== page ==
For Pennsylvania residents Adele Jones and her husband, Stephen Jones, education is the primary issue during this election season.
Adele, a nurse, and Stephen, a university administrator, are focused on funding their son's college education. They say it will cost more than $20,000 to send their straight-A son Stephen to school.
"We're really concerned about, you know, the ability to pay for that bill," Adele Jones said.
According to the senior policy adviser for Sen. John McCain, who is due to accept the Republican nomination for president at the party's convention this week, the Arizona senator has a couple of plans that could help families like the Joneses.
As part of the "Good Morning America" series "Meet the Joneses," we are breaking down how each of the candidate's plans affect an average family. Click here to see Sen. Barack Obama's education plan for the Joneses.
"Let's make the college application process a little less frightening. For example, the financial aid forms, they don't have to be the hardest thing you ever filled out in your life," McCain adviser Doug Holtz-Eakin said. "They could be simplified."
"We have Pell grants. They should be sufficient for in-state tuition. And we should try to target the aid we have to those who deserve it the most," he added.
Holtz-Eakin said McCain's plans won't expand much on what's available currently, but instead are focused on improving what is already in place.
"We want to make sure the student loan programs work effectively," he said. "This summer for example a lot of lending got cut back because of the credit crunch. We have solutions to those problems."
Those answers don't include more money for college. Instead, McCain would allocate $250 million for virtual or online education.
"You have to be honest about the fact that we — we are in a tough fiscal situation and to promise people we're going to throw money at everything, it's to really be very misleading," Holtz-Eakin said. "It's about spending money wisely."
"John McCain's entire career has been devoted to the notion that when a dollar leaves your wallet and heads to Washington, you should get your money's worth for it," he said. "And so he's dedicated to having an efficient government that's responsive to the genuine needs of Americans. And it simply doesn't promise to spend all of their money."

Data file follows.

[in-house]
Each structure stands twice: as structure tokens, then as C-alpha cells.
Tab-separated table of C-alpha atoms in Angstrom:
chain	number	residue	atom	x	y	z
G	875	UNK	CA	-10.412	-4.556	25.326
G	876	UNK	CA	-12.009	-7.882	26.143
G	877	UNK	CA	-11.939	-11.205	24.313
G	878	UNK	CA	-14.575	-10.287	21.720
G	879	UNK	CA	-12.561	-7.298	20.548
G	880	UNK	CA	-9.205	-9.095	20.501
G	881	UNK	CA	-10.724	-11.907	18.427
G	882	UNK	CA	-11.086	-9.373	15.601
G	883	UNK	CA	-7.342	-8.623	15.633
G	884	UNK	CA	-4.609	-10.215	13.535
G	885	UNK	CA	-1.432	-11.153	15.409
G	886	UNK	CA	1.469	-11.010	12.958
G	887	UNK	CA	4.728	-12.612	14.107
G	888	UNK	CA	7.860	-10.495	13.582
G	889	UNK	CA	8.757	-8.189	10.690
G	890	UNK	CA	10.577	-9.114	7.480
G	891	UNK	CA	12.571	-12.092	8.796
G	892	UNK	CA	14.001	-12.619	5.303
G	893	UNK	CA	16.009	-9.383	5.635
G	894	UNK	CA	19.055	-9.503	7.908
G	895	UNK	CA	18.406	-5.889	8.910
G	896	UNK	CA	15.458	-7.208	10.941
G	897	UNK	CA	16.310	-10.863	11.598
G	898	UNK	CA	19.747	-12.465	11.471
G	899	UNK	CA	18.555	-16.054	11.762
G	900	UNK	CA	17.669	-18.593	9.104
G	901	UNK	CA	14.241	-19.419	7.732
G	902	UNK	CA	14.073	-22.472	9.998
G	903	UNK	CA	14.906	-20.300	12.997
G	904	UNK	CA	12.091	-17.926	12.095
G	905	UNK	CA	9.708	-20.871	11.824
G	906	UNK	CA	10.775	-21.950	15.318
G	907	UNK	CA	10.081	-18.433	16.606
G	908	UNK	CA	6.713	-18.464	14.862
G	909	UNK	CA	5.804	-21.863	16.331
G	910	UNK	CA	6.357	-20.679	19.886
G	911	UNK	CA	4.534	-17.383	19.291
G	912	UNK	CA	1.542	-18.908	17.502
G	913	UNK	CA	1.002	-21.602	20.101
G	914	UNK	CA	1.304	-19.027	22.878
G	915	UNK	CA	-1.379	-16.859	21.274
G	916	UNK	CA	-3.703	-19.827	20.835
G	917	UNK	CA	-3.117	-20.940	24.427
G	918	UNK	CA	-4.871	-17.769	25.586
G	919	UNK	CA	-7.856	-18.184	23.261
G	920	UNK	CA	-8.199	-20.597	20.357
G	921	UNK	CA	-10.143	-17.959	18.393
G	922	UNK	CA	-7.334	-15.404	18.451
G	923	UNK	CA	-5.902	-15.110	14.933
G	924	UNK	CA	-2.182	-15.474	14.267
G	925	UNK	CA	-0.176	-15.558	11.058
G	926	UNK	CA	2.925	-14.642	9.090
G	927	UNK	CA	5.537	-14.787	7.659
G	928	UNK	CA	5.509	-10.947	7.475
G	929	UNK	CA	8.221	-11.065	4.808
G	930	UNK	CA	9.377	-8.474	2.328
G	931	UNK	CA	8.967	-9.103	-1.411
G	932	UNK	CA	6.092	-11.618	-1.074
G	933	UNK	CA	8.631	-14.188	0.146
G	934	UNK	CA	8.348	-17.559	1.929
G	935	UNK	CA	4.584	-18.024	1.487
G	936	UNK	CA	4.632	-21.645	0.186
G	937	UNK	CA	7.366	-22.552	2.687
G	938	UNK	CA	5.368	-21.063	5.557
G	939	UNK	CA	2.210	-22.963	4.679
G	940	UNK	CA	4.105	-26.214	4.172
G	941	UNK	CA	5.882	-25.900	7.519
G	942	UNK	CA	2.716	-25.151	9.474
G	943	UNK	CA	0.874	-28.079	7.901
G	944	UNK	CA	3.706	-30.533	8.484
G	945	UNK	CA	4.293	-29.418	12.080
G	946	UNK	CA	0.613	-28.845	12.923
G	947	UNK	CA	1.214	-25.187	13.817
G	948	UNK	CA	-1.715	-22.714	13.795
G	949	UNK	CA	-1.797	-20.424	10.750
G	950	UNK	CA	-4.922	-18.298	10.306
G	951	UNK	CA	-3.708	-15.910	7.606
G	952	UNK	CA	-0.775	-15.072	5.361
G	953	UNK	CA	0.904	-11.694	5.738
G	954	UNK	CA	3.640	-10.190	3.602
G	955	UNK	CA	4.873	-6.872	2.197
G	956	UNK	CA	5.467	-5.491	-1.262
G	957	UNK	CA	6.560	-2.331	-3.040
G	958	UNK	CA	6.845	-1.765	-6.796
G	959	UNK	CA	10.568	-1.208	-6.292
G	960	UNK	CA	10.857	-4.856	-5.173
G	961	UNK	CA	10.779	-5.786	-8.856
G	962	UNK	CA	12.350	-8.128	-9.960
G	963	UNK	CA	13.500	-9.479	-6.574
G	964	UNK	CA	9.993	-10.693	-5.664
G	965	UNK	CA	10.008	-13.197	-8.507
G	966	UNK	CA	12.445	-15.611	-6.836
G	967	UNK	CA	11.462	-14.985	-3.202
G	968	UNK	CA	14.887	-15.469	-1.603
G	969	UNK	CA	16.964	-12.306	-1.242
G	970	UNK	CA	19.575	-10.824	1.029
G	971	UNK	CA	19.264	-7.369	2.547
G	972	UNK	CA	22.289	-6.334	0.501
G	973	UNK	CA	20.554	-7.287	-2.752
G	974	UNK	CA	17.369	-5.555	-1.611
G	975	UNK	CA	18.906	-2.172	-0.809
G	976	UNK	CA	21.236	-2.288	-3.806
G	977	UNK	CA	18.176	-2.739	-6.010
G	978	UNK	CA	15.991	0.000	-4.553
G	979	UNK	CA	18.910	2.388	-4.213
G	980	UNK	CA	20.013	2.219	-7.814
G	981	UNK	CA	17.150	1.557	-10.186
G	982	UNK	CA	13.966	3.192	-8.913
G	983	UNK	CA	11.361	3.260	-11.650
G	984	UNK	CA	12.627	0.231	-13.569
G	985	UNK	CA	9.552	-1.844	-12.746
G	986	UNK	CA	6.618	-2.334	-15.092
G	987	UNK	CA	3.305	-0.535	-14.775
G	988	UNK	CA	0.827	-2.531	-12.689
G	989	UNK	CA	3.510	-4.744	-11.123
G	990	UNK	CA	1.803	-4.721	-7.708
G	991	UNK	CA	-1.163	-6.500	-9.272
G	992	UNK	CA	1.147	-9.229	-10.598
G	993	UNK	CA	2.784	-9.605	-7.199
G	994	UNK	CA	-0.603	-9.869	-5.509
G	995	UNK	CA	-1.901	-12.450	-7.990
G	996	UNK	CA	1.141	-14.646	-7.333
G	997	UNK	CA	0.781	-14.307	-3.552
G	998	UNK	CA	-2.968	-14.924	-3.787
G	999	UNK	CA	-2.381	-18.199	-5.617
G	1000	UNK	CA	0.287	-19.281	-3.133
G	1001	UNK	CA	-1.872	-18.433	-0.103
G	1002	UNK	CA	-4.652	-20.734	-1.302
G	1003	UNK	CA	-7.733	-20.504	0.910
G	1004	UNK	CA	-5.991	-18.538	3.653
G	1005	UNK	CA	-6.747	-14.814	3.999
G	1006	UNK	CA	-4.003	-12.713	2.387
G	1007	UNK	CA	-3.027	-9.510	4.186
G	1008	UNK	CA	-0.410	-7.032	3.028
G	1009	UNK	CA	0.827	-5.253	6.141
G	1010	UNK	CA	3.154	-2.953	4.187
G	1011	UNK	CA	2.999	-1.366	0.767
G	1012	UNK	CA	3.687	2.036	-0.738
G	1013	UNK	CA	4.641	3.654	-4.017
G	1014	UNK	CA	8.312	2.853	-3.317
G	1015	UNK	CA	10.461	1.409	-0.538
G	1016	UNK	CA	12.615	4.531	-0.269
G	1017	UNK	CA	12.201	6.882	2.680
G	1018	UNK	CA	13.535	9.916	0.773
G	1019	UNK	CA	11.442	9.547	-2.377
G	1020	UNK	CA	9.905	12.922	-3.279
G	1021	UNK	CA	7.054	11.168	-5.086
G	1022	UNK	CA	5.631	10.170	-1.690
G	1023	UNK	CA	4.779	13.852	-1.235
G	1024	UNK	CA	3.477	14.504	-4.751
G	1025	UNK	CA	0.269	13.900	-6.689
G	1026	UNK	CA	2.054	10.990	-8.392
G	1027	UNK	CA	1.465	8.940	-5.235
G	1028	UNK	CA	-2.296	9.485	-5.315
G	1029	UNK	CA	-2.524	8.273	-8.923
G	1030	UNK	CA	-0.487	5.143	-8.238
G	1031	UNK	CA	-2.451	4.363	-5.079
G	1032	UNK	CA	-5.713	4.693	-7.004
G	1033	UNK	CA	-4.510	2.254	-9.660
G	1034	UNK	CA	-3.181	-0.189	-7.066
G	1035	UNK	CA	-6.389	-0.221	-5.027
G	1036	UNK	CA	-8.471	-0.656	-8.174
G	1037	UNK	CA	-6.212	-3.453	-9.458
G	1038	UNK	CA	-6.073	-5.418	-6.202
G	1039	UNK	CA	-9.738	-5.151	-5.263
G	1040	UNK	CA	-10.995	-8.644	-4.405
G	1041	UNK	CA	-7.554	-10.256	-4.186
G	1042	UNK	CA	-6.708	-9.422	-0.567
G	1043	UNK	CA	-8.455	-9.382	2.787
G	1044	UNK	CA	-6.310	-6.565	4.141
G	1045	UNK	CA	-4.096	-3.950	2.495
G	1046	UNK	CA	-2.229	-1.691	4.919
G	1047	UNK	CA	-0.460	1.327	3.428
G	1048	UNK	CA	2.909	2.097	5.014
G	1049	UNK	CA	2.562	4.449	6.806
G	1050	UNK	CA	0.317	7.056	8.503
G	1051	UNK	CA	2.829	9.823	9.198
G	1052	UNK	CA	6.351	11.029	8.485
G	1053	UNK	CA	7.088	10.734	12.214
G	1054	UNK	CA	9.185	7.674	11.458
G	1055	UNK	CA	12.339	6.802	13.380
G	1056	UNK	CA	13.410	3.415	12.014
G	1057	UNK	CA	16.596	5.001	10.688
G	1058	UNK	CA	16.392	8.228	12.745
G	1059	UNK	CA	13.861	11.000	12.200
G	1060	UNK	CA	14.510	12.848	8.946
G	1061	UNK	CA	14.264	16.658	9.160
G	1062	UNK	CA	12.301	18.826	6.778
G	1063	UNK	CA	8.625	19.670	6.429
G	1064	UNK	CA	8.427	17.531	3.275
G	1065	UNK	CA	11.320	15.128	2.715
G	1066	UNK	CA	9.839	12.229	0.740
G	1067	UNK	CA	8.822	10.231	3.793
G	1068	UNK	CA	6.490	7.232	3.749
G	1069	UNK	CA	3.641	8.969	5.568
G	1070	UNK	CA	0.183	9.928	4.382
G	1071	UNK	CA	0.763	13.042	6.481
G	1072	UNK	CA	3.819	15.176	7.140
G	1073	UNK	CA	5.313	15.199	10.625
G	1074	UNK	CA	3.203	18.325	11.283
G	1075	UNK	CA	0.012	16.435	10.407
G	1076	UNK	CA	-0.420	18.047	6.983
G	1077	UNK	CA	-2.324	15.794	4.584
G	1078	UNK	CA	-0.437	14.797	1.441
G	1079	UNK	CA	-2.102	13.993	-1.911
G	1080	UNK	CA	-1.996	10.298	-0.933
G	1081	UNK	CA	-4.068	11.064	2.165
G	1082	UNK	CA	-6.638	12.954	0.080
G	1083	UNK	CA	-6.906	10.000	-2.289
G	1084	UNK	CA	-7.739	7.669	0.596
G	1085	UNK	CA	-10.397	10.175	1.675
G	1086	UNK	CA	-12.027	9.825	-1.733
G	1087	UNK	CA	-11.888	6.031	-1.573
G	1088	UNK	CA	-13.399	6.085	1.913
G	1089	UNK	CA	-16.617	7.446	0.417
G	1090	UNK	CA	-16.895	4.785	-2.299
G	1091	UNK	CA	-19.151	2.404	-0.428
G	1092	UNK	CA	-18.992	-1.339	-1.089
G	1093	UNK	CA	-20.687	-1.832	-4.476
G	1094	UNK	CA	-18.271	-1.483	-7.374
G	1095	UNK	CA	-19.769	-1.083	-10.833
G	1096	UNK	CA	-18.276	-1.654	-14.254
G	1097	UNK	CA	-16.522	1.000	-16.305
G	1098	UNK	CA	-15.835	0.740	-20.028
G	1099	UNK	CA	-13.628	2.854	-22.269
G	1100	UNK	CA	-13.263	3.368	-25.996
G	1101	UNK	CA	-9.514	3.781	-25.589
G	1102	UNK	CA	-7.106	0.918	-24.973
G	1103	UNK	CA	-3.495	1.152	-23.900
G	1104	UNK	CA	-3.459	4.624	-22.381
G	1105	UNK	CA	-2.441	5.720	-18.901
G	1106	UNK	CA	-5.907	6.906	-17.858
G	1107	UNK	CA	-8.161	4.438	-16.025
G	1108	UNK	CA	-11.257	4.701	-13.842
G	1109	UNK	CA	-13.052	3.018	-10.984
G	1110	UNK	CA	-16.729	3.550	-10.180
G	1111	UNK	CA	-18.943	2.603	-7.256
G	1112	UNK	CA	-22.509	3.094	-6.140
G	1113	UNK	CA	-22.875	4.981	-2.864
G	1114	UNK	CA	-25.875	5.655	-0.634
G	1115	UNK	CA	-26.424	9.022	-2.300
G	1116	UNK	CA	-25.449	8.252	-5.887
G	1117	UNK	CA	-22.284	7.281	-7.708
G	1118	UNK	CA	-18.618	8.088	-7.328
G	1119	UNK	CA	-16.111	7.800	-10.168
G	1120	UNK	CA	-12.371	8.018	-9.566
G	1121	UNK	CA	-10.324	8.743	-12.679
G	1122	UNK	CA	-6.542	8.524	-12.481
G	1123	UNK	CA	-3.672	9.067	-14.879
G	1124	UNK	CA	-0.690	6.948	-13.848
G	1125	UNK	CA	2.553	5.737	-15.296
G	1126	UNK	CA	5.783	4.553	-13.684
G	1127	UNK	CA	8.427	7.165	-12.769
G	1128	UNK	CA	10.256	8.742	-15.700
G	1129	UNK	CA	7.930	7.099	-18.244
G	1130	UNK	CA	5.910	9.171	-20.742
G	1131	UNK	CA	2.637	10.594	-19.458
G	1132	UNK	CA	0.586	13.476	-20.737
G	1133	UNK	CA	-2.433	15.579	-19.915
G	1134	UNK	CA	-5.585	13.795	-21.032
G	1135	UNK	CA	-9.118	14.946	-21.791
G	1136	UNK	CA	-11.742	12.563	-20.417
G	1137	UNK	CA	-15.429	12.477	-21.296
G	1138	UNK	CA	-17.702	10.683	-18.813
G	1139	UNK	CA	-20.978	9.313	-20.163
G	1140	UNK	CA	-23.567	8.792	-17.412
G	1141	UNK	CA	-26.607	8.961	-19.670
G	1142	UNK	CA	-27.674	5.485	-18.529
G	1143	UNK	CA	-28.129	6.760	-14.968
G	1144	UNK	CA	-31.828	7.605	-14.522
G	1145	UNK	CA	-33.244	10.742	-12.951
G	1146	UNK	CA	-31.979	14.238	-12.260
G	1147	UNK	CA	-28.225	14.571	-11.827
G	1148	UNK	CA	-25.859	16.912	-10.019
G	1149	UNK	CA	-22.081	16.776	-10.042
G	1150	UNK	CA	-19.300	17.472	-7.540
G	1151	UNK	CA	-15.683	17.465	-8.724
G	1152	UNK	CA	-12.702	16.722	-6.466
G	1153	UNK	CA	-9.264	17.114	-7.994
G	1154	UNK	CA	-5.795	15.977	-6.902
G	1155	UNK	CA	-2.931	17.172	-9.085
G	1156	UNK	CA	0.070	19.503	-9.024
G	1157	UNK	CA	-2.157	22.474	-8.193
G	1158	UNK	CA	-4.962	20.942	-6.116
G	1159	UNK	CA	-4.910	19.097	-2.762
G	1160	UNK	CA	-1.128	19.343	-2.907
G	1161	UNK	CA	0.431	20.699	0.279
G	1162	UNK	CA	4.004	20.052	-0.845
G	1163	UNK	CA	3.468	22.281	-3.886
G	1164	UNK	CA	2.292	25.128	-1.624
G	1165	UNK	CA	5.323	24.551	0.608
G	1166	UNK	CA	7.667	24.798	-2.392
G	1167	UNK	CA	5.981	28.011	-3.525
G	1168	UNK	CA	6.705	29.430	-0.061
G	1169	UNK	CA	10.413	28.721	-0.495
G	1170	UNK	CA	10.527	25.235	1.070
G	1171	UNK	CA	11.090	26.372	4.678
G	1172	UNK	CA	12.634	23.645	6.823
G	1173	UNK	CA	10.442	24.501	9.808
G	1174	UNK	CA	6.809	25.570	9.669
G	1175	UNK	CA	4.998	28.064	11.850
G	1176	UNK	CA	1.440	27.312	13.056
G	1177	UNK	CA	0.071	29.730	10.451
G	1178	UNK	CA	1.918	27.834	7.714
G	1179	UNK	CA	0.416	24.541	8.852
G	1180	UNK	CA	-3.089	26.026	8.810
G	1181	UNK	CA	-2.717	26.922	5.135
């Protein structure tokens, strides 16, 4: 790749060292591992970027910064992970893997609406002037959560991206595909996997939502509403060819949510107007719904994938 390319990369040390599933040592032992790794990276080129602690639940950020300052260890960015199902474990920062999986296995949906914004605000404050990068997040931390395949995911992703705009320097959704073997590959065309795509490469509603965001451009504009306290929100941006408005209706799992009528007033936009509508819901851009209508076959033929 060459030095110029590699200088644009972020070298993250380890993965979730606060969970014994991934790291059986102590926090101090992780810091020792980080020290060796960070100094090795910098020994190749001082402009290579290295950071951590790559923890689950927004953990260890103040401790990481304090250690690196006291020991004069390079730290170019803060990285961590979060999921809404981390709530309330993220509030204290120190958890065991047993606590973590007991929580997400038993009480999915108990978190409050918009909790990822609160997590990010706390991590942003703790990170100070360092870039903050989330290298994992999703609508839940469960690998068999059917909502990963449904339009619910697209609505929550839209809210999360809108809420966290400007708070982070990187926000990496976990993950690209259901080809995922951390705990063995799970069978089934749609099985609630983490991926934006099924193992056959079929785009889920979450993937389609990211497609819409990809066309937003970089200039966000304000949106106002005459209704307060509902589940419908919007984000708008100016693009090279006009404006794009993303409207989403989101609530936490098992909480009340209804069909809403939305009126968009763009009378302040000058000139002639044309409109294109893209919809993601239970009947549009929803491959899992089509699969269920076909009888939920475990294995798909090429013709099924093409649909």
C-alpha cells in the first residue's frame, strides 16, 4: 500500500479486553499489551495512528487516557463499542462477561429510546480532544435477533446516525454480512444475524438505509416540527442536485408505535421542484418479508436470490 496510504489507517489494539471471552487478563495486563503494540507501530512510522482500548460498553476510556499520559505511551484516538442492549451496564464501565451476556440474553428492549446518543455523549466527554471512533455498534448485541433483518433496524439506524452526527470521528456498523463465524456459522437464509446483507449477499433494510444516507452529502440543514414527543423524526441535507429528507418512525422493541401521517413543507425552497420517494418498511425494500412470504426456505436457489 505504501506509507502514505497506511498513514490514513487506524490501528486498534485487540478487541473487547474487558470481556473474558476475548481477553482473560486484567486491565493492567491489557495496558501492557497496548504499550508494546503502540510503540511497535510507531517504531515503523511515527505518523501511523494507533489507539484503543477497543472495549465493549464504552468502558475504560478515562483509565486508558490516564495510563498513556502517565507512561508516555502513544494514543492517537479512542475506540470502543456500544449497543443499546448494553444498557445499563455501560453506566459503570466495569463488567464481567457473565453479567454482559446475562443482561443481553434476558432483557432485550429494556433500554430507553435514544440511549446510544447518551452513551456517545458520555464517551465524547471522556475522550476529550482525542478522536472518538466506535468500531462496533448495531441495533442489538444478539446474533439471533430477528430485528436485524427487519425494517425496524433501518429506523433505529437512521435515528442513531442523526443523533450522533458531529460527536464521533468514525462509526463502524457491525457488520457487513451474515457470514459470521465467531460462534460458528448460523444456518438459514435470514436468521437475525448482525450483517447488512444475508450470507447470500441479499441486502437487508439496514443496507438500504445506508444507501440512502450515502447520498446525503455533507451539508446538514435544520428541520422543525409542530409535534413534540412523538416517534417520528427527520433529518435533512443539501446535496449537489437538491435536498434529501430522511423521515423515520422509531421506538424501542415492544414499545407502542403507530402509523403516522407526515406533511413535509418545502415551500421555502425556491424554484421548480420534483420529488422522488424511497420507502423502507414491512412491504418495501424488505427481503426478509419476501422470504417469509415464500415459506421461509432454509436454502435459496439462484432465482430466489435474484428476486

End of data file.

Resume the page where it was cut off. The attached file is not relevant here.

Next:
The Republican's educational agenda also includes expanding the pool of qualified teachers in hopes of improving failing public schools.
The Joneses already took a drastic step in trying to ensure their children get the best education. Three years ago they moved, so that their kids could attend a better school.
"We're really interested in having our children go to college. And we didn't see that a lot of those children were able to make it into college," Stephen said of why he moved his children out of their previous school.
Holtz-Eakin said as president McCain would offer incentives to school administrators to help improve public schools.
"He's going to give local principals the authority to hire people, give them a bonus if they perform well, give them extra if they go to a really failing school in a troubled neighborhood, and let's let anyone who has done an alternative certification qualify to be one of those teachers," Holtz-Eakin said.
But one critic said McCain's ambitious plan is unrealistic.
"I'm not sure what he's talking about. Education is a state responsibility, not a federal responsibility. School choice policies would be policies that would be developed at the state or district level," said Jane Hannaway, an education expert with the nonpartisan Urban Institute, which researches social and economic policy issues.